Father's Day is coming and that means feeling a bit of a twinge because I won't be celebrating Father's Day with my dad. He died when I was in high school so the holiday is a little different for me.
It's less about celebrating and more about remembering, but it is a celebration of my dad's life. My dad owned a junkyard when he was alive — a junkyard that his father owned before him.
As we know, scents are intertwined with nostalgia and the junkyard smelled like my father — car oil and grease and gasoline. In January 2007, nearly eight years after my father died, the junkyard caught on fire and half the building burned away, including my father's office. With it went all my father's racing trophies from Danbury Race Arena and the drawing I'd made for him as a child.
I'd already mourned the loss of my father years ago. It is, of course, a continuous process, but the major mourning period is over. Now I was mourning the loss of the physical representation of my father — his stuff. To boot, for a long time after the fire, the scent of my father disappeared from the junkyard.
The physical shrine we had for my dad — his office — was no longer. So when the anniversary of his death came around, the link felt a little severed. Through good fortune, I chanced upon the Golden Age of Trucking Museum in Middlebury one day and when I walked into the showroom, it was all around me — car oil and grease and gasoline and my father.
Every year after that, on my father's birthday, which is also the day he died, I would take a walk through the museum quietly and slowly.
When the Golden Age of Trucking Museum closed, the staff allowed folks to take home their purchased bricks from the memorial fountain outside the museum. My dad's brick read: "Robert Cura, A Simple Junk-Man," something my father had always wanted on his headstone, my mother told me. So even though we lost a good amount of the physical objects tied to my father's memory, there's new memory paths to be made.
Now that the museum is closed, I take the moments when they come. At a car show recently, I was walking through a field taking pictures of the cars and only once did I smell my father so I stopped, closed my eyes and breathed deeply. I stayed in that one spot until I couldn't smell him anymore and then I started walking again.
I stopped by the junkyard the other day and the familiar scent was back again. Time has a way of healing and restoring that which we used to know.
But there's a lot of things I don't know. Sometimes, when something big happens or when I'm going through some struggle, I think to myself: "What would my dad say if he were here? What kind of advice would he give me?"
Gil Scott Heron once said, "I believe that the spirits are your parents and their parents and their parents and their parents and they’re in your bloodstream and they run through your body constantly, and they want you to live on because they want to live on, and they are trying all the time to tell you [things] and if you just spend a few minutes with yourself, you will hear them."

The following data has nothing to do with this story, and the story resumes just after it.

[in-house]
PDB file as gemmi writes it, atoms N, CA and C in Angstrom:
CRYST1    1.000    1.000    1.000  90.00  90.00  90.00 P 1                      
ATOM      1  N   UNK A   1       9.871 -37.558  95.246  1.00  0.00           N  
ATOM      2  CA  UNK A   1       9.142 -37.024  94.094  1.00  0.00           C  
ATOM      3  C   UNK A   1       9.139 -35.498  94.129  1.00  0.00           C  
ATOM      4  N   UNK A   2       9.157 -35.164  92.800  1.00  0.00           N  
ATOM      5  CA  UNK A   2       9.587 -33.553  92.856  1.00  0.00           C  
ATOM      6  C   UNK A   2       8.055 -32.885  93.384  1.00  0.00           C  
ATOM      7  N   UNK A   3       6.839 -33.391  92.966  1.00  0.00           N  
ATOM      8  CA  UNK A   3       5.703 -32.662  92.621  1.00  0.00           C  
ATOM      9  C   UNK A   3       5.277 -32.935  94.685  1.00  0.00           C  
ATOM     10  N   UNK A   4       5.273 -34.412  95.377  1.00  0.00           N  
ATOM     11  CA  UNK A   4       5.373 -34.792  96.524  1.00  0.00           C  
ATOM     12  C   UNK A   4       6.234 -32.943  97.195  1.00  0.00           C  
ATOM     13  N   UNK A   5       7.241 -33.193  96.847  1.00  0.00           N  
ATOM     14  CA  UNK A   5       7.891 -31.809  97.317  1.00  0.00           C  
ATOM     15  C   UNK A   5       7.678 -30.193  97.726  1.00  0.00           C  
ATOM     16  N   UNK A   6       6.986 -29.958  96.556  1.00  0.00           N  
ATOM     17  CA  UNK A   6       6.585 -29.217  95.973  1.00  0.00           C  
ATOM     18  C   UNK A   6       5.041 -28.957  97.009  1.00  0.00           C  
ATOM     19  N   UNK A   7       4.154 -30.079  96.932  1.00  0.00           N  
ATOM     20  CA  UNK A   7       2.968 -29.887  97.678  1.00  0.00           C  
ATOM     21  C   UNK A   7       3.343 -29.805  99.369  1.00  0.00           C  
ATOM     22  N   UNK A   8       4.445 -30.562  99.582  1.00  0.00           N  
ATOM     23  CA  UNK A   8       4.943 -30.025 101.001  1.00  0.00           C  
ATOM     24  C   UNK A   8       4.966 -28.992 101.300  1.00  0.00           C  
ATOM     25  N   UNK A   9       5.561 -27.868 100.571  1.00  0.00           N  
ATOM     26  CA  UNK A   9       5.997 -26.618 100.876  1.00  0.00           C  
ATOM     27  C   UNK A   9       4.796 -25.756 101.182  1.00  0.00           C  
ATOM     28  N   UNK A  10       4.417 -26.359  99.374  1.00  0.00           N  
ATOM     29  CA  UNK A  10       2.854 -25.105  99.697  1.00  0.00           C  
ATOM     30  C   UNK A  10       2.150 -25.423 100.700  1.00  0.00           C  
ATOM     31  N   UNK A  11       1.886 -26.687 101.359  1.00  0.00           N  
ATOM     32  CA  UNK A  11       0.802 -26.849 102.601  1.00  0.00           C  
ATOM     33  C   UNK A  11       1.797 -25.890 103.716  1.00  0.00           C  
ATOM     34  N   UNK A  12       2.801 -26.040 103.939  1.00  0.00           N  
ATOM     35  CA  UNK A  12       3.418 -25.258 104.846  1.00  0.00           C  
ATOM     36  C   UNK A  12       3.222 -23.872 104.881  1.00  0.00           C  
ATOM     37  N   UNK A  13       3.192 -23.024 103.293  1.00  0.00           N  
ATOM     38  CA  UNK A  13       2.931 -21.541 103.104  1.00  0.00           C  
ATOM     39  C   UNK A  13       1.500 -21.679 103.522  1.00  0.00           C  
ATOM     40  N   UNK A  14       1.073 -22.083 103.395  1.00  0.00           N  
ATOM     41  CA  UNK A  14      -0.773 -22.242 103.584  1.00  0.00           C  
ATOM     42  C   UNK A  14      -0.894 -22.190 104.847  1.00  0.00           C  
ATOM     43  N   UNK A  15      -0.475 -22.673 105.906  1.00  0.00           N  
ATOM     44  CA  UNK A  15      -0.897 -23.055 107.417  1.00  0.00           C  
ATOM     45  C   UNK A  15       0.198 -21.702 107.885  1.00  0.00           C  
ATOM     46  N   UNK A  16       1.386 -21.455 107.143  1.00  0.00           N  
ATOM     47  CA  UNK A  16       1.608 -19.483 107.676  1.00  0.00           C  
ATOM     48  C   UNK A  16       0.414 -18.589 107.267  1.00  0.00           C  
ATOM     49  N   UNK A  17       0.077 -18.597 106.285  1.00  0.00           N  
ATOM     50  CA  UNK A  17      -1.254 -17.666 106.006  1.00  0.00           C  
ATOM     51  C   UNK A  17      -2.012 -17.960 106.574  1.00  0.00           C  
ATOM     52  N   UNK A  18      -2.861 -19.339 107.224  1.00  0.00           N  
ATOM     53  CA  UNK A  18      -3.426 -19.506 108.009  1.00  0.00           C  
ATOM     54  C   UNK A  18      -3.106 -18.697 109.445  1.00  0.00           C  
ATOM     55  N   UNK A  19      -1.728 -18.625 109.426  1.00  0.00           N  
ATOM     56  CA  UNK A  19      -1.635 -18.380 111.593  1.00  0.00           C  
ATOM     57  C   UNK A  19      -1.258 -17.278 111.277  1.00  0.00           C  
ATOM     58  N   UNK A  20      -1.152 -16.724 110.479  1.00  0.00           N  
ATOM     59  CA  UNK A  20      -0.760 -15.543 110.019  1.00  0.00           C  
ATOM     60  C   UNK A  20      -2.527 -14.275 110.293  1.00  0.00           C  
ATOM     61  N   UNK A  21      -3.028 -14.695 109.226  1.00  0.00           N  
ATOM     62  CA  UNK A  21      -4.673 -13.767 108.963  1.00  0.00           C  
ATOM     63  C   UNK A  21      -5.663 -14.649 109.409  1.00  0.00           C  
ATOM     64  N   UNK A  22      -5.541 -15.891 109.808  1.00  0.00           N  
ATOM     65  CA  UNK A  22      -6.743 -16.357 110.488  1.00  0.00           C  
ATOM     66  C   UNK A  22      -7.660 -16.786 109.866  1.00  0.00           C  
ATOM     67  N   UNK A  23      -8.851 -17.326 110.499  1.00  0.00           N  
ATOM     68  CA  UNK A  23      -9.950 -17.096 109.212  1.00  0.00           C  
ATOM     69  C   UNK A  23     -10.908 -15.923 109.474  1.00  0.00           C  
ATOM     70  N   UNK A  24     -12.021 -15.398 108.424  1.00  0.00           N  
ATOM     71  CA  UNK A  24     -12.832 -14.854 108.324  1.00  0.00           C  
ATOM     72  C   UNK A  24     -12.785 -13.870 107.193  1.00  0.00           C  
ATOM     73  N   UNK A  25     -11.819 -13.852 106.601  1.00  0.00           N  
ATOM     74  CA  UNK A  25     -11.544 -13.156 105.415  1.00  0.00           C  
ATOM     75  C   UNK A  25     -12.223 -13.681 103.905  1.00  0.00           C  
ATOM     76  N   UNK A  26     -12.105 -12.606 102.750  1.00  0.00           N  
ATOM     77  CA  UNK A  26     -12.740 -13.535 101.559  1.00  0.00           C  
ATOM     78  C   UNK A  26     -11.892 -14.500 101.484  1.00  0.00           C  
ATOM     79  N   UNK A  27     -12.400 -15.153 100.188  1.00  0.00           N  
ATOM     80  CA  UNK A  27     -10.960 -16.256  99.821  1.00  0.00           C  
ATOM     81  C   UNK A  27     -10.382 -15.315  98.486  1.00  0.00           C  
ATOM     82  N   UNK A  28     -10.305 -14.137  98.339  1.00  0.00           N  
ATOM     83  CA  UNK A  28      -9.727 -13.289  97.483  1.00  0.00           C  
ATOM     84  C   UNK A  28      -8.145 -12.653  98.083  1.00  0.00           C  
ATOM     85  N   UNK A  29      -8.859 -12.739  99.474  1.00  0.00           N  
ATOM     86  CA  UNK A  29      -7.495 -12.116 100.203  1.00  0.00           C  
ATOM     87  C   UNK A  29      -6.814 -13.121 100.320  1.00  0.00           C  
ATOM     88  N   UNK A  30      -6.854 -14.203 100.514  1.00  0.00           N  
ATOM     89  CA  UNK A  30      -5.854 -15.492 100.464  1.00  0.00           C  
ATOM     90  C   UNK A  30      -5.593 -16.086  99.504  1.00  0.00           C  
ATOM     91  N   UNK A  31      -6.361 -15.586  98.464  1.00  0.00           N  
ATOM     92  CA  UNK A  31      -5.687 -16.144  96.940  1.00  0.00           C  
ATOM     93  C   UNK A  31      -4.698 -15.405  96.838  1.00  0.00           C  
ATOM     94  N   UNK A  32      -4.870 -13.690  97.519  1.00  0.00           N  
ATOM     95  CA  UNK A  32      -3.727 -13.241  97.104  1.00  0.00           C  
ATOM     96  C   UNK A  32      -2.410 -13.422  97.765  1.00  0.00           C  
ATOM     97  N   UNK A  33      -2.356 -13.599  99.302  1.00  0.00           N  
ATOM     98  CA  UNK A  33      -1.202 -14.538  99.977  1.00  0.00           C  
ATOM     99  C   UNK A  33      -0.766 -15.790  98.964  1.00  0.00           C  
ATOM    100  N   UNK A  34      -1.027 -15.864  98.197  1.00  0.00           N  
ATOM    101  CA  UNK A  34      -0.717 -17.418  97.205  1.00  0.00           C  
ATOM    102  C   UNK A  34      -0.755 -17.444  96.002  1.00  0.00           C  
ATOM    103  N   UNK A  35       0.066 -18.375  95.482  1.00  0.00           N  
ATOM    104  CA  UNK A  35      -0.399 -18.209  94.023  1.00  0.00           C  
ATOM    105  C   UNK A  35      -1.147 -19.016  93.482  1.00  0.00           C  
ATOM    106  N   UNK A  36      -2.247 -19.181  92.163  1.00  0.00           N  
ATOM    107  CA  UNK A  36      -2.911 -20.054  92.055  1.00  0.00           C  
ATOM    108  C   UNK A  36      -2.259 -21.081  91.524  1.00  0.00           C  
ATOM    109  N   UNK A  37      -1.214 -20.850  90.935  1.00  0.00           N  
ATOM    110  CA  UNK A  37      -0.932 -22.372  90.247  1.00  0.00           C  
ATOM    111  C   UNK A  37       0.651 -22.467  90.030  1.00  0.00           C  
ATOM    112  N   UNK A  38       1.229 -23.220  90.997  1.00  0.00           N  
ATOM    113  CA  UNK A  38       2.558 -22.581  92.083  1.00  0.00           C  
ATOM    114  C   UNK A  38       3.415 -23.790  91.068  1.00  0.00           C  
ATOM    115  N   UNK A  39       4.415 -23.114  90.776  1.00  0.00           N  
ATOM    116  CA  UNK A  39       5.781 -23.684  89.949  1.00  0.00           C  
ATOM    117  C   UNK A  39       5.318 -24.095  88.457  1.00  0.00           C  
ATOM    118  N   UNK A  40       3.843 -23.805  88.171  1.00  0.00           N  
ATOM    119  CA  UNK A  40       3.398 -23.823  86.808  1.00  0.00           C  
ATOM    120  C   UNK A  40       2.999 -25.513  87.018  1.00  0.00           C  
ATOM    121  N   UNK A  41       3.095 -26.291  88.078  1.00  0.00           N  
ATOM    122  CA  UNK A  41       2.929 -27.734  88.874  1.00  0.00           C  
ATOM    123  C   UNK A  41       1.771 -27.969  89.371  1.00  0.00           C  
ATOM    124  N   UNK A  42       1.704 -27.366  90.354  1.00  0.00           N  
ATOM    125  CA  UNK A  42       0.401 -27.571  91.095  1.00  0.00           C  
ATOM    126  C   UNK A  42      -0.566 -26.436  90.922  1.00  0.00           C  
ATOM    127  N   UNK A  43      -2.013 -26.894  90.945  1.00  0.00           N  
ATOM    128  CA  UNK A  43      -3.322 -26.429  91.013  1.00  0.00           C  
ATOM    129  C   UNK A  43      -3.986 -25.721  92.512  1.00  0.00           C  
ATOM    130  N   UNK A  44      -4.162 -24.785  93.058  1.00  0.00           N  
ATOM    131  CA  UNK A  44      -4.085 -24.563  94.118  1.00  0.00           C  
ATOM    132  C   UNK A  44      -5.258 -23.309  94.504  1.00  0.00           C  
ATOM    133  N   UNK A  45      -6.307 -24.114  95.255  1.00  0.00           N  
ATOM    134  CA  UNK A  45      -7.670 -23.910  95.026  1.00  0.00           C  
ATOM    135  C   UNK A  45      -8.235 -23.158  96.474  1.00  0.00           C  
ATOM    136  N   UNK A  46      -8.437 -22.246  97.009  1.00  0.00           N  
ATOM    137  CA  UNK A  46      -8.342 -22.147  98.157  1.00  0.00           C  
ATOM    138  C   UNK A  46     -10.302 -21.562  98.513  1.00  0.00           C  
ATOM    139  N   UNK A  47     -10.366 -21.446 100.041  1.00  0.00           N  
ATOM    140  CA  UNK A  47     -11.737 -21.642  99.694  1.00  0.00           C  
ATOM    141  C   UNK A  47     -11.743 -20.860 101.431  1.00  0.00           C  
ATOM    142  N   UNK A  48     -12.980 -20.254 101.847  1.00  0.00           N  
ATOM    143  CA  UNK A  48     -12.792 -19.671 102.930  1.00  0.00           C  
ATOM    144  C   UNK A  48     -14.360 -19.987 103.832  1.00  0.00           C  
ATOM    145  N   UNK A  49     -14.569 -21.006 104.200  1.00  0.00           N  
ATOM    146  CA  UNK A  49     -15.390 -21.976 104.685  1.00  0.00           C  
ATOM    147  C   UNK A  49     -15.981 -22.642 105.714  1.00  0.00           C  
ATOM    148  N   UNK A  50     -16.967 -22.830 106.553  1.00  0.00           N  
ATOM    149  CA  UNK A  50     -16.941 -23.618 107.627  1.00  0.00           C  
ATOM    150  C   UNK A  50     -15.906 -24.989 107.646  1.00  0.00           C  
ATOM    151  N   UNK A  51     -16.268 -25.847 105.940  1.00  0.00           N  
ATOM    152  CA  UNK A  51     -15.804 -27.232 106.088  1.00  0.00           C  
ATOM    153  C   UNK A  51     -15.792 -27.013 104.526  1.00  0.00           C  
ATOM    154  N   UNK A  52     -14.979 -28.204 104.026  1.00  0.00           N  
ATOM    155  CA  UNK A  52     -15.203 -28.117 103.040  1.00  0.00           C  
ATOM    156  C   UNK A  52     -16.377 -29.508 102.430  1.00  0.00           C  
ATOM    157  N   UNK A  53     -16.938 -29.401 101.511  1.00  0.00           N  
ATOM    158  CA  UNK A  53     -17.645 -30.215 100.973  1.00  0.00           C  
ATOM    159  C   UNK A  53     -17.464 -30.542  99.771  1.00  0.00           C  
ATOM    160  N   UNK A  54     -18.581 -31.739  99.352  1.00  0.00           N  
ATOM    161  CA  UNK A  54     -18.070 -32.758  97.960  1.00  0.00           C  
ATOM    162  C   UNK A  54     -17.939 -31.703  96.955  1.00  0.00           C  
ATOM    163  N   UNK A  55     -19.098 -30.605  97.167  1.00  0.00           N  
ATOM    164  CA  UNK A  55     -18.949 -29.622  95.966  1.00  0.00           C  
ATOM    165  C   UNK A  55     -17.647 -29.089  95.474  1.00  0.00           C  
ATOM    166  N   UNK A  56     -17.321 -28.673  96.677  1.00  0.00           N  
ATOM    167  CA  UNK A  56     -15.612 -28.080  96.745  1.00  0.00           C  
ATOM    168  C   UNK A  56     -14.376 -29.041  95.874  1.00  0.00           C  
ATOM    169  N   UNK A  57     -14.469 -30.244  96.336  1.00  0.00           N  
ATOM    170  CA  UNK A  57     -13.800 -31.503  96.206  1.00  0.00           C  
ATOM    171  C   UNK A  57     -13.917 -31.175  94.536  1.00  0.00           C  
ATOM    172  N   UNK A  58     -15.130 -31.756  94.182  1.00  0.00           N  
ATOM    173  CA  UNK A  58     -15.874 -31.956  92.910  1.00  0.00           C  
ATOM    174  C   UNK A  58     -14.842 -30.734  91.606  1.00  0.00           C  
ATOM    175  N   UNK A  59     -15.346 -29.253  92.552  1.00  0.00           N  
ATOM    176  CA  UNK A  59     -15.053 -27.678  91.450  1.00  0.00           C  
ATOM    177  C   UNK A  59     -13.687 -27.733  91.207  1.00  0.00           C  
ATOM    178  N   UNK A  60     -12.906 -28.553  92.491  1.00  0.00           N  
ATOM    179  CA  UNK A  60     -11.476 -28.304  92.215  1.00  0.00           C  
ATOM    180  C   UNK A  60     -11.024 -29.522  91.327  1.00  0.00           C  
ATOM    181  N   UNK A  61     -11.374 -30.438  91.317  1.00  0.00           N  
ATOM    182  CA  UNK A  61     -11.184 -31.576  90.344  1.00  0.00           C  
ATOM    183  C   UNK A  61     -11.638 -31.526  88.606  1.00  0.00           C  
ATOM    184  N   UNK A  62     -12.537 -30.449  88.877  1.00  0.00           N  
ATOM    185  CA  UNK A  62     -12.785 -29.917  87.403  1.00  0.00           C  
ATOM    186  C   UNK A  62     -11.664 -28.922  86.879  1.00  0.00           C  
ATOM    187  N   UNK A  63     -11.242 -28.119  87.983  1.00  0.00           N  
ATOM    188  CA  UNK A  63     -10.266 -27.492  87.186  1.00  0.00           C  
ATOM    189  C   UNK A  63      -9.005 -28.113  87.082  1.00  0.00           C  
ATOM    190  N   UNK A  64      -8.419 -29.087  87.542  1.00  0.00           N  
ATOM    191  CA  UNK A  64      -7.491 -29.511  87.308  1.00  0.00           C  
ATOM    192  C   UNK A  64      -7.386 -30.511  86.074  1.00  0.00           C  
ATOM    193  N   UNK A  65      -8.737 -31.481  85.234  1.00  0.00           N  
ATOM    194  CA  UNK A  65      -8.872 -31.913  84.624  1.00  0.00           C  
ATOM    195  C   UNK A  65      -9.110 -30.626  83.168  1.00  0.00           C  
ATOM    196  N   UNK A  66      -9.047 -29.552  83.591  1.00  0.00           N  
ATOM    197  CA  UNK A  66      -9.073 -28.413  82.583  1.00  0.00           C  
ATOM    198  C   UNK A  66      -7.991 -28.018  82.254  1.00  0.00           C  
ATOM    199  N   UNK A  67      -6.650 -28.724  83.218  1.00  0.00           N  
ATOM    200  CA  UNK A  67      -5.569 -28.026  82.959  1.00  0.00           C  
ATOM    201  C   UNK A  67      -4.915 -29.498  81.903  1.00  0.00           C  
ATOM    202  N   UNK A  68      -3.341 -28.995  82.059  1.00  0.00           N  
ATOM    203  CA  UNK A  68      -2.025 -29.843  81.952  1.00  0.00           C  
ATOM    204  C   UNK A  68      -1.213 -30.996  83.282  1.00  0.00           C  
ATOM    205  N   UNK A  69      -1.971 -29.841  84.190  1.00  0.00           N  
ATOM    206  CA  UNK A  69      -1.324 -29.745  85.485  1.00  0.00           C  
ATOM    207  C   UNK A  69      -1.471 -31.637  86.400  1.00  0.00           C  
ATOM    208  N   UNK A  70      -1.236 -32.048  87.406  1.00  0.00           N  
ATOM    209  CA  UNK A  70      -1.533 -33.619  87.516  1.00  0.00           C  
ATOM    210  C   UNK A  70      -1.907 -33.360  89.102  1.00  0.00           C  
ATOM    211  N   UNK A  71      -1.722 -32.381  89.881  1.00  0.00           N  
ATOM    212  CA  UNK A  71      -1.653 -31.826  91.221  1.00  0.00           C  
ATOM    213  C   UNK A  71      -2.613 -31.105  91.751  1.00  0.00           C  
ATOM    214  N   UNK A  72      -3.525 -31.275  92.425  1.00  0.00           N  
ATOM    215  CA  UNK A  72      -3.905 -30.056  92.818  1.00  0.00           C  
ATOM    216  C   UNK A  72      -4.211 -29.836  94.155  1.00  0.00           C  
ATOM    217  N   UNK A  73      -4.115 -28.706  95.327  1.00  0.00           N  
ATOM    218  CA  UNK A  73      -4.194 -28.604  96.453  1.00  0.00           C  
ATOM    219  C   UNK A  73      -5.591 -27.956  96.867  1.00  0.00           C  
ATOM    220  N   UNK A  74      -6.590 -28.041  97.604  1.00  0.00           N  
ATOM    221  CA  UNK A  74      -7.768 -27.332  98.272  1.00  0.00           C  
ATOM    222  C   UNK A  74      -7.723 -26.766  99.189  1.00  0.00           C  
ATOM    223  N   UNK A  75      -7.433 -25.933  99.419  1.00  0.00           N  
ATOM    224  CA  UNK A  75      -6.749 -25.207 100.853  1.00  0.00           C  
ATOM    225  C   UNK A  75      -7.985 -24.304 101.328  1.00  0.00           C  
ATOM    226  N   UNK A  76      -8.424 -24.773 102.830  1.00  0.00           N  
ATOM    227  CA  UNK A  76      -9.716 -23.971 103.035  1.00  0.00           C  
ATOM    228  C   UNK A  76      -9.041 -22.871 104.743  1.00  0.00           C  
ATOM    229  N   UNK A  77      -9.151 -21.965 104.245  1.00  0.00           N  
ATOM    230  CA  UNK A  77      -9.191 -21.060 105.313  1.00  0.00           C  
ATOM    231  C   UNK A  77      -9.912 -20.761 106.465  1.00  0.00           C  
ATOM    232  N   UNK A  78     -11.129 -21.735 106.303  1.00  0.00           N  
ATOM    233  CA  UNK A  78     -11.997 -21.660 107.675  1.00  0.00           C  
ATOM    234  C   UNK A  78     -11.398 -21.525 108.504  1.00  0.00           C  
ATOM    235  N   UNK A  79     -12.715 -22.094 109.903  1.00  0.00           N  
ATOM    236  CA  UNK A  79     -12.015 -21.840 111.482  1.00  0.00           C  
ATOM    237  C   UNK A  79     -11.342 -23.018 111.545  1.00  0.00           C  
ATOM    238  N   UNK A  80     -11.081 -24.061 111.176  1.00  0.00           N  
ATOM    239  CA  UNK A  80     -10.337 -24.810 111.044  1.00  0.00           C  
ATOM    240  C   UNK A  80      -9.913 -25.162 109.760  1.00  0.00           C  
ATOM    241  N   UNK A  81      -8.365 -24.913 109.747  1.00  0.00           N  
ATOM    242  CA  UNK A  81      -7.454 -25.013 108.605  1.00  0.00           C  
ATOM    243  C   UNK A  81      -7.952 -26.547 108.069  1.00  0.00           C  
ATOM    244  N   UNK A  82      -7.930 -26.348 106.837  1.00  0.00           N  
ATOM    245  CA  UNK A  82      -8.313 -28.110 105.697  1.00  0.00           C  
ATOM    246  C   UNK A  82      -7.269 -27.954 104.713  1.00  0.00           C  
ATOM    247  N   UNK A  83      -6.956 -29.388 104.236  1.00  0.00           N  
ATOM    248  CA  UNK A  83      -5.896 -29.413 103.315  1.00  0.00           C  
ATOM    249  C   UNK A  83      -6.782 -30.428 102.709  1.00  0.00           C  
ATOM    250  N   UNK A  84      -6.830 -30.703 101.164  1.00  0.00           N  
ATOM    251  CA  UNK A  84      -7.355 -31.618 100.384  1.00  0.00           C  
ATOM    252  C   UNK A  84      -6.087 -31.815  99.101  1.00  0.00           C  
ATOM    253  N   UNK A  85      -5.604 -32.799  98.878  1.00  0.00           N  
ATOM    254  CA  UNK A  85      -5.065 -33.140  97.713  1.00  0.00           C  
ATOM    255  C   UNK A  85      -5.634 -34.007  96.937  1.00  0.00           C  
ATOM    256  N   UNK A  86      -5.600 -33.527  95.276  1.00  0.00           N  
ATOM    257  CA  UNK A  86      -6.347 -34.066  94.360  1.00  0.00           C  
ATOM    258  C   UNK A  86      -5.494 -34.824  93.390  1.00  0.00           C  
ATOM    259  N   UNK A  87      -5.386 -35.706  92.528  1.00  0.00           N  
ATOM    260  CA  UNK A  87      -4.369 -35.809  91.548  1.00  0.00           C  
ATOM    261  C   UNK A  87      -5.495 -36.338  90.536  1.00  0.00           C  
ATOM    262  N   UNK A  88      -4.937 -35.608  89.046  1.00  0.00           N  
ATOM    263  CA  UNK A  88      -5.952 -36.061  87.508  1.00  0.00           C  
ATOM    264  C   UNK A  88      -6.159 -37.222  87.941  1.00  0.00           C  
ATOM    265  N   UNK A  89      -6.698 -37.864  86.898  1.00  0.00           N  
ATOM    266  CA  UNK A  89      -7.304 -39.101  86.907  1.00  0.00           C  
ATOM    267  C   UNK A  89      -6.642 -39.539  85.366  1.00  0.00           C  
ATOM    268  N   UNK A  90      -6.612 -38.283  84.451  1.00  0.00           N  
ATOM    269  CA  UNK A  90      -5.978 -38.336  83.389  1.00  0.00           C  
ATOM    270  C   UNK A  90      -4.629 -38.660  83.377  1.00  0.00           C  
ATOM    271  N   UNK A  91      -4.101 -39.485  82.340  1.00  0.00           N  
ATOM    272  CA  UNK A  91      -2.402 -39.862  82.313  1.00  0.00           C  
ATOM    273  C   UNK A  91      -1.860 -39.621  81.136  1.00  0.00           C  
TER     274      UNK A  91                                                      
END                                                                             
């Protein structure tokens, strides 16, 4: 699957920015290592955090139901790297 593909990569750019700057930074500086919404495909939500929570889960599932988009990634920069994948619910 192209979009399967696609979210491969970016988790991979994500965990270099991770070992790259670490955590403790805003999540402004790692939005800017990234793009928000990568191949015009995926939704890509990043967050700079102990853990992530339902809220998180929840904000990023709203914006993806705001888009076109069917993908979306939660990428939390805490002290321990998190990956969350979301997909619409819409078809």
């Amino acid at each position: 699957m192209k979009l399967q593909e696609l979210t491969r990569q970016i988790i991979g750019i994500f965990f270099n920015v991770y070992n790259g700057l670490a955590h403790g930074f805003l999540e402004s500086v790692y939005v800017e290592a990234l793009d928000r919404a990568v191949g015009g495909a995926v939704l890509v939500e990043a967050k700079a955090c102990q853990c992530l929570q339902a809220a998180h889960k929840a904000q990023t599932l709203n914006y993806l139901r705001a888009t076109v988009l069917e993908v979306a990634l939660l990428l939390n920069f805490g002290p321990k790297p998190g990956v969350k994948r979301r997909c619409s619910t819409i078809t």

Those quiet moments keep us connected to the ones we love when we can't just call them on the phone or stop by to say hi. We all have our ways of staying connected. My friend Ray remembers funny things his father used to say and that's how he holds on. I watch the movie "Big Fish" when I want to reflect on my father.
"Big Fish" is a fantastic and whimsical movie about a grown man coming to terms with who his father is as a person before it's too late. It's about a dad who is larger than life. The son says: "In telling the story of my father's life, it's impossible to separate fact from fiction, the man from the myth. The best I can do is to tell it the way he told me."
And I think that's the way all our memories are of someone who isn't with us anymore — glossed over by nostalgia and romance and it's beautiful.
"Big Fish" reminds me that misconceptions and unspoken words can continue on for a long time. In the movie, a son and his father hadn't spoken for years before the son came back, when his father was dying. Sometimes family members stop speaking to each other and after enough time goes by, maybe the reasons why people stopped speaking to each other become obscured by the sand of forgetfulness.
There were things I could have said to my father. There were things he could have said to me. But there wasn't any time. Instead, we had to make the most of the three weeks we had, from the time he went into the hospital to the time of his death. You make do with the time you have. And in the end, everything that we needed to say was said because we both knew it was all the time we had.
Anything else that wasn't said just didn't matter anymore because we came to understand each other in a way that was organic and beautiful. Because when someone is dying, every stupid thing doesn't matter anymore — every harsh word or dumb fight or misunderstanding ceases to matter. All that is left is a father and a child who love each other.
When you're celebrating Father's Day this year, with or without your dad, remember that it's all about dads who love their children and children who love their dads. We keep their memories alive by telling the stories of our fathers and like the dad in "Big Fish," our fathers become immortal.